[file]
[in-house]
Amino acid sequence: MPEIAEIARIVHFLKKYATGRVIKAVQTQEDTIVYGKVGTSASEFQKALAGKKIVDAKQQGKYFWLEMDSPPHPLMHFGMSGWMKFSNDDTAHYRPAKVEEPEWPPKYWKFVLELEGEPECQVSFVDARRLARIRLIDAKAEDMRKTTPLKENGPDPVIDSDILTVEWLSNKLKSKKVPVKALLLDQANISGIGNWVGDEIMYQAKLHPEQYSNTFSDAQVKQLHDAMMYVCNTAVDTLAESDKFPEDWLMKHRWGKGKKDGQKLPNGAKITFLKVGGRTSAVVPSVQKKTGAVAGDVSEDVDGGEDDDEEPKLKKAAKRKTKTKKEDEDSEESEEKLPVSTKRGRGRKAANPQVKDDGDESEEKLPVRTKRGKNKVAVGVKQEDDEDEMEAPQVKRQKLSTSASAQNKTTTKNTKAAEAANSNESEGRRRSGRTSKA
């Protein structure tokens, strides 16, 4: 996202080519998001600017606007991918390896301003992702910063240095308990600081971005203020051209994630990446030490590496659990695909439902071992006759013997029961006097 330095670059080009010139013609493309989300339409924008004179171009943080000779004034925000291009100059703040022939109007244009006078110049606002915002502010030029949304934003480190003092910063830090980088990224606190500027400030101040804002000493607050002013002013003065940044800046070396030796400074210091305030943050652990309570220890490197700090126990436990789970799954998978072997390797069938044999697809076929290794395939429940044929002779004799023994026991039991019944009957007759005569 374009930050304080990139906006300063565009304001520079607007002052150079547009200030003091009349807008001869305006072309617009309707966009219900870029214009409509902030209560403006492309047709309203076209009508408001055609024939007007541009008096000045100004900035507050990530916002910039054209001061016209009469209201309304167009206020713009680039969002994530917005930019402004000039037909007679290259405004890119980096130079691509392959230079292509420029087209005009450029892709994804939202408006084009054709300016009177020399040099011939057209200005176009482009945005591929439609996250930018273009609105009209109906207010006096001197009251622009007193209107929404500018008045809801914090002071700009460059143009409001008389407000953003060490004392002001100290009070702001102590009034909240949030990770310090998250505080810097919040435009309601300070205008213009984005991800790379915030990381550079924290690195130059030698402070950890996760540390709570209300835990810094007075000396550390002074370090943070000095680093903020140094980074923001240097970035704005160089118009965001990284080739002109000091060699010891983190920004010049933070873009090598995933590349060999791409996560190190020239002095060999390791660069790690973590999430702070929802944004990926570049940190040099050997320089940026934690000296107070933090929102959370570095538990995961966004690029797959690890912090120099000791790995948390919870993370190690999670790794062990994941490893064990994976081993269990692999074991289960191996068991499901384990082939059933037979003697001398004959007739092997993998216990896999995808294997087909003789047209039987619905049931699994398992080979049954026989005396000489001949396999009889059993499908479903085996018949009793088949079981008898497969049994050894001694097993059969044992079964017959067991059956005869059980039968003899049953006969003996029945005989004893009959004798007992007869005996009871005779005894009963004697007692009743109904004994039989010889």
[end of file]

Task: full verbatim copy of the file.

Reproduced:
[in-house]
Amino acid sequence: MPEIAEIARIVHFLKKYATGRVIKAVQTQEDTIVYGKVGTSASEFQKALAGKKIVDAKQQGKYFWLEMDSPPHPLMHFGMSGWMKFSNDDTAHYRPAKVEEPEWPPKYWKFVLELEGEPECQVSFVDARRLARIRLIDAKAEDMRKTTPLKENGPDPVIDSDILTVEWLSNKLKSKKVPVKALLLDQANISGIGNWVGDEIMYQAKLHPEQYSNTFSDAQVKQLHDAMMYVCNTAVDTLAESDKFPEDWLMKHRWGKGKKDGQKLPNGAKITFLKVGGRTSAVVPSVQKKTGAVAGDVSEDVDGGEDDDEEPKLKKAAKRKTKTKKEDEDSEESEEKLPVSTKRGRGRKAANPQVKDDGDESEEKLPVRTKRGKNKVAVGVKQEDDEDEMEAPQVKRQKLSTSASAQNKTTTKNTKAAEAANSNESEGRRRSGRTSKA
């Protein structure tokens, strides 16, 4: 996202080519998001600017606007991918390896301003992702910063240095308990600081971005203020051209994630990446030490590496659990695909439902071992006759013997029961006097 330095670059080009010139013609493309989300339409924008004179171009943080000779004034925000291009100059703040022939109007244009006078110049606002915002502010030029949304934003480190003092910063830090980088990224606190500027400030101040804002000493607050002013002013003065940044800046070396030796400074210091305030943050652990309570220890490197700090126990436990789970799954998978072997390797069938044999697809076929290794395939429940044929002779004799023994026991039991019944009957007759005569 374009930050304080990139906006300063565009304001520079607007002052150079547009200030003091009349807008001869305006072309617009309707966009219900870029214009409509902030209560403006492309047709309203076209009508408001055609024939007007541009008096000045100004900035507050990530916002910039054209001061016209009469209201309304167009206020713009680039969002994530917005930019402004000039037909007679290259405004890119980096130079691509392959230079292509420029087209005009450029892709994804939202408006084009054709300016009177020399040099011939057209200005176009482009945005591929439609996250930018273009609105009209109906207010006096001197009251622009007193209107929404500018008045809801914090002071700009460059143009409001008389407000953003060490004392002001100290009070702001102590009034909240949030990770310090998250505080810097919040435009309601300070205008213009984005991800790379915030990381550079924290690195130059030698402070950890996760540390709570209300835990810094007075000396550390002074370090943070000095680093903020140094980074923001240097970035704005160089118009965001990284080739002109000091060699010891983190920004010049933070873009090598995933590349060999791409996560190190020239002095060999390791660069790690973590999430702070929802944004990926570049940190040099050997320089940026934690000296107070933090929102959370570095538990995961966004690029797959690890912090120099000791790995948390919870993370190690999670790794062990994941490893064990994976081993269990692999074991289960191996068991499901384990082939059933037979003697001398004959007739092997993998216990896999995808294997087909003789047209039987619905049931699994398992080979049954026989005396000489001949396999009889059993499908479903085996018949009793088949079981008898497969049994050894001694097993059969044992079964017959067991059956005869059980039968003899049953006969003996029945005989004893009959004798007992007869005996009871005779005894009963004697007692009743109904004994039989010889």